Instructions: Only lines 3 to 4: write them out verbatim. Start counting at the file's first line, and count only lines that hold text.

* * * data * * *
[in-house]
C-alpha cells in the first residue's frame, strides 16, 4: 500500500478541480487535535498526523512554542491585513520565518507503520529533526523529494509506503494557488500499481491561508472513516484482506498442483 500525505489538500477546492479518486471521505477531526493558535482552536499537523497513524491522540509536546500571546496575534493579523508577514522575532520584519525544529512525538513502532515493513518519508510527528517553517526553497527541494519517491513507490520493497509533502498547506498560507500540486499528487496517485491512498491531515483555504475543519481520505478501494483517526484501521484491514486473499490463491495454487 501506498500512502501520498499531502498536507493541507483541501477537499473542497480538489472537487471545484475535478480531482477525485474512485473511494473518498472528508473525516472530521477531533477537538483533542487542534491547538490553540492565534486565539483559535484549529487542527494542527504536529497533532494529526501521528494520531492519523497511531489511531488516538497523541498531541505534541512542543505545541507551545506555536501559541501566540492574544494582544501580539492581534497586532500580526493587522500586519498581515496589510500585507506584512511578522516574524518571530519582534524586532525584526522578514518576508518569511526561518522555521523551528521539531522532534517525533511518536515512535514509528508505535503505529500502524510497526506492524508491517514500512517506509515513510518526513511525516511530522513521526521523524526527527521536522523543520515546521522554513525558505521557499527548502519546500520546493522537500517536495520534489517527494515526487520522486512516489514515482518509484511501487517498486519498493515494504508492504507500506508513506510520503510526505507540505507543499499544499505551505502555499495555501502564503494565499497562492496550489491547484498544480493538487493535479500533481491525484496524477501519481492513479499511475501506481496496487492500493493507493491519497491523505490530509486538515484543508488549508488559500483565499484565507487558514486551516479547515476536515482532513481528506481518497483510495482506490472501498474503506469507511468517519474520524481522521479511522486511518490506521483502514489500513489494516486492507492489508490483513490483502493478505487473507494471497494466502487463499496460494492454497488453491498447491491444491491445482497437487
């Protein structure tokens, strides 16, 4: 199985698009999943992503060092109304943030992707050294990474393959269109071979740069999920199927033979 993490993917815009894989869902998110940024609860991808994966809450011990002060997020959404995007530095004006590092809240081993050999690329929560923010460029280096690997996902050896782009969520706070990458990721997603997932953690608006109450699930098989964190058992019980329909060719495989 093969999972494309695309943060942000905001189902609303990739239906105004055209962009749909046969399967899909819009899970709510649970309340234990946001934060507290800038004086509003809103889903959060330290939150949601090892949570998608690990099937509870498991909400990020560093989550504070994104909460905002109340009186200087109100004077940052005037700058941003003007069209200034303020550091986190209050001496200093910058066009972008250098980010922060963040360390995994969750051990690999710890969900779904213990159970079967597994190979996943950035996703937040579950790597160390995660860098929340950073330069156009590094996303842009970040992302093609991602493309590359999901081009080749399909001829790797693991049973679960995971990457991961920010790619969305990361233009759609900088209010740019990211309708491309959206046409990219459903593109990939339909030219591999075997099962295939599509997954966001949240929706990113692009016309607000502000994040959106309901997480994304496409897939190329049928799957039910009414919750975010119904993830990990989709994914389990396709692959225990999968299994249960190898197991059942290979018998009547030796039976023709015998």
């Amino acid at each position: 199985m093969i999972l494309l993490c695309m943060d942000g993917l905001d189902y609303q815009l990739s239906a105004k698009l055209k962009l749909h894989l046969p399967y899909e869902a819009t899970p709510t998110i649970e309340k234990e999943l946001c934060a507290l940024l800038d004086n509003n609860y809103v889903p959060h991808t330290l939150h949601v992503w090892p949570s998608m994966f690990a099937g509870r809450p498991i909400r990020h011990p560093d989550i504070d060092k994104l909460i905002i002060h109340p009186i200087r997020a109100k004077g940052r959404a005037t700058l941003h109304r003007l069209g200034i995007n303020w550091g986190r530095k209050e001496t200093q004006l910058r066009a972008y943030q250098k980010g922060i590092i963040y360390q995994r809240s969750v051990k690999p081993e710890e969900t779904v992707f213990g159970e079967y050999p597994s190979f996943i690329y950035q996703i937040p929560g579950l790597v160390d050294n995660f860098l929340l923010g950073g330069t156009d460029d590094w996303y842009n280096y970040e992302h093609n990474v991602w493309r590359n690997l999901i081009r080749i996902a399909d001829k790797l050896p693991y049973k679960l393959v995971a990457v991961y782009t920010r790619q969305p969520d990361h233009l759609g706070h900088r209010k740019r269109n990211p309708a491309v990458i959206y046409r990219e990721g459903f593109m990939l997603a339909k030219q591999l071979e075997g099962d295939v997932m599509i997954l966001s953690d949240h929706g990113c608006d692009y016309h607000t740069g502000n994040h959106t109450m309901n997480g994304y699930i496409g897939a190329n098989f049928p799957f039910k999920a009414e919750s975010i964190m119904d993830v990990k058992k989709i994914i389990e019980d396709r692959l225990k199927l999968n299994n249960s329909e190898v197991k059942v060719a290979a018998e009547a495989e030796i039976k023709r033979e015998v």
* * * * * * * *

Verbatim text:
């Protein structure tokens, strides 16, 4: 199985698009999943992503060092109304943030992707050294990474393959269109071979740069999920199927033979 993490993917815009894989869902998110940024609860991808994966809450011990002060997020959404995007530095004006590092809240081993050999690329929560923010460029280096690997996902050896782009969520706070990458990721997603997932953690608006109450699930098989964190058992019980329909060719495989 093969999972494309695309943060942000905001189902609303990739239906105004055209962009749909046969399967899909819009899970709510649970309340234990946001934060507290800038004086509003809103889903959060330290939150949601090892949570998608690990099937509870498991909400990020560093989550504070994104909460905002109340009186200087109100004077940052005037700058941003003007069209200034303020550091986190209050001496200093910058066009972008250098980010922060963040360390995994969750051990690999710890969900779904213990159970079967597994190979996943950035996703937040579950790597160390995660860098929340950073330069156009590094996303842009970040992302093609991602493309590359999901081009080749399909001829790797693991049973679960995971990457991961920010790619969305990361233009759609900088209010740019990211309708491309959206046409990219459903593109990939339909030219591999075997099962295939599509997954966001949240929706990113692009016309607000502000994040959106309901997480994304496409897939190329049928799957039910009414919750975010119904993830990990989709994914389990396709692959225990999968299994249960190898197991059942290979018998009547030796039976023709015998």
């Amino acid at each position: 199985m093969i999972l494309l993490c695309m943060d942000g993917l905001d189902y609303q815009l990739s239906a105004k698009l055209k962009l749909h894989l046969p399967y899909e869902a819009t899970p709510t998110i649970e309340k234990e999943l946001c934060a507290l940024l800038d004086n509003n609860y809103v889903p959060h991808t330290l939150h949601v992503w090892p949570s998608m994966f690990a099937g509870r809450p498991i909400r990020h011990p560093d989550i504070d060092k994104l909460i905002i002060h109340p009186i200087r997020a109100k004077g940052r959404a005037t700058l941003h109304r003007l069209g200034i995007n303020w550091g986190r530095k209050e001496t200093q004006l910058r066009a972008y943030q250098k980010g922060i590092i963040y360390q995994r809240s969750v051990k690999p081993e710890e969900t779904v992707f213990g159970e079967y050999p597994s190979f996943i690329y950035q996703i937040p929560g579950l790597v160390d050294n995660f860098l929340l923010g950073g330069t156009d460029d590094w996303y842009n280096y970040e992302h093609n990474v991602w493309r590359n690997l999901i081009r080749i996902a399909d001829k790797l050896p693991y049973k679960l393959v995971a990457v991961y782009t920010r790619q969305p969520d990361h233009l759609g706070h900088r209010k740019r269109n990211p309708a491309v990458i959206y046409r990219e990721g459903f593109m990939l997603a339909k030219q591999l071979e075997g099962d295939v997932m599509i997954l966001s953690d949240h929706g990113c608006d692009y016309h607000t740069g502000n994040h959106t109450m309901n997480g994304y699930i496409g897939a190329n098989f049928p799957f039910k999920a009414e919750s975010i964190m119904d993830v990990k058992k989709i994914i389990e019980d396709r692959l225990k199927l999968n299994n249960s329909e190898v197991k059942v060719a290979a018998e009547a495989e030796i039976k023709r033979e015998v």